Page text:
anyone know about problems with lung function?

Discussion in 'The Watercooler' started by DammitJanet, Jul 26, 2008.

  1. DammitJanet

    DammitJanet Well-Known Member Staff Member

    I just got back from the urgent care doctor in the box place and one of the tests they did on me was this lung thingy. I guess because I am hoarse and one of my complaints was coughing. Well...lo and behold this little machine thingy printed out that my lung function or capacity or something is only at 57% for my age! Somehow I didnt get the feeling the doctor thought that was very good...lol. I did manage a weak...well I smoke.

    So...have I added some new problem to my list of ailments? They didnt really offer much in the way of info. Just gave me abx and an inhaler.
     
  2. donna723

    donna723 Well-Known Member

    Do they mean 57% all the time, or 57% now because you've been sick and coughing?
     
  3. DammitJanet

    DammitJanet Well-Known Member Staff Member

    Well...they just did it today...but my coughing is much better now than it has been so that is worrying me! Today I would say I am at my pretty normal every day type smokers cough. I could have some lingering problems from being sick...but I doubt all that much. My throat is what is bothering me the most.
     
  4. dreamer

    dreamer New Member

    it is quite possible due to your smoking, your weight, your other health issues etc that yes, that could be your everyday normal lung capacity. and it could be you might not notice it so obviously becuz it happened gradual over years. Yes, it might be some reduced right now becuz of recovering from illness.....but it is very likely you do have some degree of Chronic Obstructive Pulmonary Disease (COPD)......chronic. altho you can still also have an acute episode and type at any time, as well.
    Have you "added" a new health problem? Prolly it has been there a long time......and since it is prolly considered common becuz of your "risk facotrs" it is likely secondary to everything- weight, smoking, fibro, degenerative joint disease etc. No doctor in his right mind would assume you to have "normal" 100% lung function.....altho- no doctor should ever be happy abouut it.
    Likely the doctor in the box did not give you much info about it becuz....he prolly figured if you were concerned about it, you wuold not smoke, anymore....and he may be makeing a prejudgement re your weight.....and he might think you are already very aware of the lung issue. the acute part. Becuz doctor in the box is for acute immediate issue at hand and usually not for long term care.

    when our lung capacity gets poor over a gradual time, we do not notice it in the same way as when it is a sudden acute decline like say from pneumonia. Becuz while it was reducing we were automatically adjusting to it in small steps along the way, makeing self accomodations without even being aware of it. In long term smokers, pre emphysema or emphysema are almost a given in docs eyes.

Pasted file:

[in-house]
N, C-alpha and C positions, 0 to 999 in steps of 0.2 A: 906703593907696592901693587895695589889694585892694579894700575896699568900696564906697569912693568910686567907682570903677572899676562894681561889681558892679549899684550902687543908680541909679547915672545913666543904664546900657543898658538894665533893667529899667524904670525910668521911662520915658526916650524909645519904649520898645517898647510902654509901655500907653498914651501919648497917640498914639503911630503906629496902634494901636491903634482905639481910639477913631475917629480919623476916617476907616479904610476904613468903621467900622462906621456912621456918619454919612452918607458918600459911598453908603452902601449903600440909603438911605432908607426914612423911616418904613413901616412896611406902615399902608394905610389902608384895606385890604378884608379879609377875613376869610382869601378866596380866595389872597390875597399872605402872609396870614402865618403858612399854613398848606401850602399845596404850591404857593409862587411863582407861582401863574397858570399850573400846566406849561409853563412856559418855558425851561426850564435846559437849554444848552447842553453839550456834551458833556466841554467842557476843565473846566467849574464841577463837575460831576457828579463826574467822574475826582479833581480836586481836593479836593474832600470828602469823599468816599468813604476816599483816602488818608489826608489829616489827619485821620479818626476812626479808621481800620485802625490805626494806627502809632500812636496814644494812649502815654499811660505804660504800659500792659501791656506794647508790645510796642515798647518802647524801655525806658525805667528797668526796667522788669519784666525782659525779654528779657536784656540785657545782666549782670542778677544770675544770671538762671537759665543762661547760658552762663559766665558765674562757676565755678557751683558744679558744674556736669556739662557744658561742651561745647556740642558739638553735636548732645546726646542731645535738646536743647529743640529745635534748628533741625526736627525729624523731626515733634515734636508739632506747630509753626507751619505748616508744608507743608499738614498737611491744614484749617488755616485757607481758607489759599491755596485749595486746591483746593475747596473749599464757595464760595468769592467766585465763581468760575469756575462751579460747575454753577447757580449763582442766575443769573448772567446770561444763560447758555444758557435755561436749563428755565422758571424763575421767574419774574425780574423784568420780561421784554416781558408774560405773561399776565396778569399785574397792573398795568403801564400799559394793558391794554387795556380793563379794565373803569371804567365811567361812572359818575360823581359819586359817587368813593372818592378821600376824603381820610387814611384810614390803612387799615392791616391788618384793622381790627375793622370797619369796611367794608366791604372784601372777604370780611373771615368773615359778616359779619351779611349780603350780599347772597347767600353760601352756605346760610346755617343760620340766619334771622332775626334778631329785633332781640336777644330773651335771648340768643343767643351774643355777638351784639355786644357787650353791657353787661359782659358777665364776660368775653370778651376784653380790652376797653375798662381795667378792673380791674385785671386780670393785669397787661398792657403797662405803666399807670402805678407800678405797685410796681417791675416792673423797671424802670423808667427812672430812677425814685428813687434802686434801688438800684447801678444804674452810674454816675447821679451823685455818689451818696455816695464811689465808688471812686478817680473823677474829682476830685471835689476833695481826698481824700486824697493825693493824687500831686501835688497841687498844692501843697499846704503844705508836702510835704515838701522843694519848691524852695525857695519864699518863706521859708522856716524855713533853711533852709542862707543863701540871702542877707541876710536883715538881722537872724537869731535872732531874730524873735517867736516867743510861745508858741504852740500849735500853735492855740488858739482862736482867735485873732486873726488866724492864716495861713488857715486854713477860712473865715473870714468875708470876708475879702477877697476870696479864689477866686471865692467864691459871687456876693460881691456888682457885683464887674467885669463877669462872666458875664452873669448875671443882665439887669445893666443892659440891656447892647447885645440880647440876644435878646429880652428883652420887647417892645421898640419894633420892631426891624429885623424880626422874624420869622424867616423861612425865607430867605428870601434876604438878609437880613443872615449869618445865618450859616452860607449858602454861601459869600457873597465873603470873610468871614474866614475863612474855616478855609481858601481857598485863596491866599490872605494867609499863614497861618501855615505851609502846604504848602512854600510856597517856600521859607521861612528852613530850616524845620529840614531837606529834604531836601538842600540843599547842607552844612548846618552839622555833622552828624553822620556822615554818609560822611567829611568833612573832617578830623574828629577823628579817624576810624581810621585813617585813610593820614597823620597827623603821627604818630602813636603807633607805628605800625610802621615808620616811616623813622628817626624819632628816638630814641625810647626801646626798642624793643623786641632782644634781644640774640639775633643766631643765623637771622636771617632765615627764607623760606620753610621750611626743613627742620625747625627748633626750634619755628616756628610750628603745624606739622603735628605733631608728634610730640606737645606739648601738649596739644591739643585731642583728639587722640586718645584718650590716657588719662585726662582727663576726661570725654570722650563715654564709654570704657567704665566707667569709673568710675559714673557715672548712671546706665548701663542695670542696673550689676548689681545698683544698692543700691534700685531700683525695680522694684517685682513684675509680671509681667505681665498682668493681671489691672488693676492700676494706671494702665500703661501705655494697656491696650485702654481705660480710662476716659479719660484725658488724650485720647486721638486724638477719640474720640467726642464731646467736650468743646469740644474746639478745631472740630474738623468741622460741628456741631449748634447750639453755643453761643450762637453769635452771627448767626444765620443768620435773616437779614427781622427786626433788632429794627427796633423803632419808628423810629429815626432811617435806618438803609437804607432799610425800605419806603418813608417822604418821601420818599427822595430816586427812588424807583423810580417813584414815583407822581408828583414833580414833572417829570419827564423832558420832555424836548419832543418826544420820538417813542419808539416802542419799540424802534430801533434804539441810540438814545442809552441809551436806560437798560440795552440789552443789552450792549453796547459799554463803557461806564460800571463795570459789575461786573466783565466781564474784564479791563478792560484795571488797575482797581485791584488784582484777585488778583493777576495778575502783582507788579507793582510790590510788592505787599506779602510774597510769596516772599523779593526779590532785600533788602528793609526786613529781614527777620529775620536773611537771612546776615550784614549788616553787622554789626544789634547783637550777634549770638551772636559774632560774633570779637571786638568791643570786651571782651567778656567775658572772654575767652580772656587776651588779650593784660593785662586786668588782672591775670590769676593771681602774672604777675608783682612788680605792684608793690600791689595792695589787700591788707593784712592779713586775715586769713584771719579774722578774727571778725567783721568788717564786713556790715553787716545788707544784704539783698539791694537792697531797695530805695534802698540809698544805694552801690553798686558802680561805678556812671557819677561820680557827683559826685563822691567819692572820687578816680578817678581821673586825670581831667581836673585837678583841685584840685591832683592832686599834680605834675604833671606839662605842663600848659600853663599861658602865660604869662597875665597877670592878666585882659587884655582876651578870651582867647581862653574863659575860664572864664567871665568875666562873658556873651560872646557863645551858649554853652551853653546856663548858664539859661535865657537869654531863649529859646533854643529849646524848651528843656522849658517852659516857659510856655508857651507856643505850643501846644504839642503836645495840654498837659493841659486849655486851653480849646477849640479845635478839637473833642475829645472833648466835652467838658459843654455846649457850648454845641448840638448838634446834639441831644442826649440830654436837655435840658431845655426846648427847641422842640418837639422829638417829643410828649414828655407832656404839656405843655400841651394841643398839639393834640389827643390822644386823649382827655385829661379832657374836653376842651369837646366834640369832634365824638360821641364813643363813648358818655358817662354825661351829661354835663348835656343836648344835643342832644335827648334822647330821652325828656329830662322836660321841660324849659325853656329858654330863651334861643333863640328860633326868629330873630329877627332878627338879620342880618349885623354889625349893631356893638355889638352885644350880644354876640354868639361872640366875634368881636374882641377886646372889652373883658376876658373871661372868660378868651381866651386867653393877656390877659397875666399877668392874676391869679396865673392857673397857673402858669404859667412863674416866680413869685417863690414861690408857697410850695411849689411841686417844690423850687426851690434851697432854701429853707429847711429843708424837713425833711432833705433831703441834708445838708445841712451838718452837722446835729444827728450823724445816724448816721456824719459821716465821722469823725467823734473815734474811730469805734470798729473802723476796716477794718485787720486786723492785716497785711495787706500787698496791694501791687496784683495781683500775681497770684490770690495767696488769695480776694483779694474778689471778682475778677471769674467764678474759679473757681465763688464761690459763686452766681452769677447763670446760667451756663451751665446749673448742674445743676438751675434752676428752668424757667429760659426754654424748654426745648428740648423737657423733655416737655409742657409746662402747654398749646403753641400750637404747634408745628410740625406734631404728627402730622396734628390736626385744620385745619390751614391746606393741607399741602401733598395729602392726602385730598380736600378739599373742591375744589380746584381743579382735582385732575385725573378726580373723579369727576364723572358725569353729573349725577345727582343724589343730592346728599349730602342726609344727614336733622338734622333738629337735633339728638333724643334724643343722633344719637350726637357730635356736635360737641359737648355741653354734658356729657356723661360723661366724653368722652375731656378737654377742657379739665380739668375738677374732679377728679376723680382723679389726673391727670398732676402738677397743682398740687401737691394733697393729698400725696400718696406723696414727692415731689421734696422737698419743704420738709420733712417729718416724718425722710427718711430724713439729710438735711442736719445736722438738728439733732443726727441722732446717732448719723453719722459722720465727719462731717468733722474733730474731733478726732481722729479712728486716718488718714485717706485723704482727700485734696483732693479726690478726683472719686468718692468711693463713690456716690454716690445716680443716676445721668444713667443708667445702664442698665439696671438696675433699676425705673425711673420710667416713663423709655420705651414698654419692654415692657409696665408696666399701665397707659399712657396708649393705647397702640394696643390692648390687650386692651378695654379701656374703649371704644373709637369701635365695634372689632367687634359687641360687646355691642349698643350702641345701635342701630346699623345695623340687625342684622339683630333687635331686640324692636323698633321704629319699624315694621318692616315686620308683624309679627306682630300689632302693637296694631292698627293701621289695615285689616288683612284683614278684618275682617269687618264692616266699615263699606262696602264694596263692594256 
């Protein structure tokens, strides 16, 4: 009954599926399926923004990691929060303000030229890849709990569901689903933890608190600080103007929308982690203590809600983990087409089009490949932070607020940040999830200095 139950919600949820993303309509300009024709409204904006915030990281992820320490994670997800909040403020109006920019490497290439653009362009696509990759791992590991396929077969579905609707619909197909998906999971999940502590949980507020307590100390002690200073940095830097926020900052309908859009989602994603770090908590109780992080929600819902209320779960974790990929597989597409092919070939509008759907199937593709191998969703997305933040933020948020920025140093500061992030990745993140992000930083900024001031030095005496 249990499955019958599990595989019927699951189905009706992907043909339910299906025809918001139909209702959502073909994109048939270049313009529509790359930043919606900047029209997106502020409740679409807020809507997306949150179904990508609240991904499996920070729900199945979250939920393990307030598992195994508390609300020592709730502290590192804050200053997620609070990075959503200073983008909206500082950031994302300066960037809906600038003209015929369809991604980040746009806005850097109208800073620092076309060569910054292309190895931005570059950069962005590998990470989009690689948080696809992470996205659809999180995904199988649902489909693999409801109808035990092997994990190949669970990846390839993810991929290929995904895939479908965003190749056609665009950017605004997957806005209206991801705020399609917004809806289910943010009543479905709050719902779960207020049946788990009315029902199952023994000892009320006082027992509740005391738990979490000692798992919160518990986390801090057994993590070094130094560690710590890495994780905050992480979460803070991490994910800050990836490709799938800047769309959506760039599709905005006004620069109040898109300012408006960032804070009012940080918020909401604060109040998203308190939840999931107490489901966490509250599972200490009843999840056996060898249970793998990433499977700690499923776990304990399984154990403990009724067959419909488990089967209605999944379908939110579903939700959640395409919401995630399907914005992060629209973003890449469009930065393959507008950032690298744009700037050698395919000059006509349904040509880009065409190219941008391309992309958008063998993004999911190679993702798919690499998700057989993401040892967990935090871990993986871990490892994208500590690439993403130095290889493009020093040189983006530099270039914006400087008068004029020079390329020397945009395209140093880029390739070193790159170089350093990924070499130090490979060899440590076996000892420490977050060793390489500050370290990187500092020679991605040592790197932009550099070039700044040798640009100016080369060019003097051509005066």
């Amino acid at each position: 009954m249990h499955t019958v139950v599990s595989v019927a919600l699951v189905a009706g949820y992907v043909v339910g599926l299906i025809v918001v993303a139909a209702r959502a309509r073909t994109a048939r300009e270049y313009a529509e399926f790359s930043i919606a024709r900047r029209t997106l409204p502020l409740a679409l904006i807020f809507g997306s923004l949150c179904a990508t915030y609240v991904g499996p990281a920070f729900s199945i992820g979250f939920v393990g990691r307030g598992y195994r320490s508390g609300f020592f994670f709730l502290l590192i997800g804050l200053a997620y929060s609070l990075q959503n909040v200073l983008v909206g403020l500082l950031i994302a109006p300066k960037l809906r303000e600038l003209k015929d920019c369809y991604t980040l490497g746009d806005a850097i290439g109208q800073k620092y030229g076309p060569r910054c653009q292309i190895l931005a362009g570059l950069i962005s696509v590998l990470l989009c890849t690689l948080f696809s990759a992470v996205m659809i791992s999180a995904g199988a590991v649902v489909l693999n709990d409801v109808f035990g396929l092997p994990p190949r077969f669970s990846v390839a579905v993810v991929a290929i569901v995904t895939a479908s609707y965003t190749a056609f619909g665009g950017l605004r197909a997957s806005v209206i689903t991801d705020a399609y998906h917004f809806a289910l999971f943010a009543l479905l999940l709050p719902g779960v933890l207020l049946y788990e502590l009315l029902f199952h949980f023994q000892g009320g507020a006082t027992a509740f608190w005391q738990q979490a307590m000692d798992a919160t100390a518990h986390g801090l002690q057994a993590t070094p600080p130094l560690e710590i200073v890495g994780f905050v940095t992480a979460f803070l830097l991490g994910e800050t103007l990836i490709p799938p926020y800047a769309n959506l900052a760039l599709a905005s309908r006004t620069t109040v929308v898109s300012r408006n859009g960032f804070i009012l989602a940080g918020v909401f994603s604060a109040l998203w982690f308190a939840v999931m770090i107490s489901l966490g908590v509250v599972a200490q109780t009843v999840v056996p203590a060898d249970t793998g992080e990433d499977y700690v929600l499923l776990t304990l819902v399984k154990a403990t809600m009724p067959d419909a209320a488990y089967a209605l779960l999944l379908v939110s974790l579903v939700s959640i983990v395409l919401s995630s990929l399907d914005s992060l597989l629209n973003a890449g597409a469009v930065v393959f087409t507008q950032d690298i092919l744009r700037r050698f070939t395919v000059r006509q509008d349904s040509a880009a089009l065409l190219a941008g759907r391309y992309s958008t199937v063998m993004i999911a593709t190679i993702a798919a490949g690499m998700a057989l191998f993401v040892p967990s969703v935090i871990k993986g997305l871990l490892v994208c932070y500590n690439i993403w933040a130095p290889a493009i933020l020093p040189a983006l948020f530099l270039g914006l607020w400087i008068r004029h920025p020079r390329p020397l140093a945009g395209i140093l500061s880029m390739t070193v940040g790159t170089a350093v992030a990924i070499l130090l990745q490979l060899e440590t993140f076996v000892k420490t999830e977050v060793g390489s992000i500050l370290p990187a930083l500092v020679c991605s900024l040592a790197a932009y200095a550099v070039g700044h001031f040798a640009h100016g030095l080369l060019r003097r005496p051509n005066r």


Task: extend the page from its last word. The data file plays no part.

5. dreamer

    dreamer New Member

    PS
    I'm not sayinf I agree with doctor in box haveing that point of view, I am only saying that is prolly how he is looking at the situation. I am not saying I agree with it.


    And also he is prolly thinking you can take the antibiotic it's full course and THEN see what your lung capacity is after you are done with the AB. It might improve some, whether it improves a little or a lot remains to be seen.
     
  6. DammitJanet

    DammitJanet Well-Known Member Staff Member

    So would it be fair to say I have some form of Chronic Obstructive Pulmonary Disease (COPD)? I guess I need to discuss this with my regular gp. I have felt for some time now that having a nebulizer might be a good thing to have on hand because I get tight from time to time. The regular inhalers really dont seem to help all that much to me.

    Sigh...my dad has emphysema and one would have thought that would have kept me from smoking...lol.
     
  7. Abbey

    Abbey Spork Queen

    Mine was not good when I went through my pnemonia spells a year ago. But, the inhaler worked wonders and I still use it now.

    Now...if I could stop smoking...geez...

    Abbey
     
  8. ML

    ML Guest

    I realize how hard it is to give up smoking. My dad died of lung cancer and my mom, who nursed him through his last weeks, STILL smokes. Her new husband lost his wife to Chronic Obstructive Pulmonary Disease (COPD) also. They both swear that their first spouses conspired to get them together. Any way, they both smoke and for a long time tried to hide it from his kids even.

    My mom (66) now has Chronic Obstructive Pulmonary Disease (COPD) and is supposed to wear oxygen all the time: she doesn't.

    I encourage you to use the inhalers and the steroid based preventative ones as well.

    I also heard it once said that if nothing else, if you can hold off in the morning for an hour or two before picking up a smoke, it gives your lungs a chance to cough up some phleghm. Jump in a hot shower and let the water beat on your chest.

    Thinking of you,

    Michele
     
  9. flutterbee

    flutterbee Guest

    Since you have abx and an inhaler, I'm assuming you have bronchitis? I had a bad case of bronchitis about 2 years ago that significantly affected my lung function. I didn't have the test done, but I couldn't sing (I've fessed up to how I like to sing) without taking a breath every couple of words. It was markedly different than normal.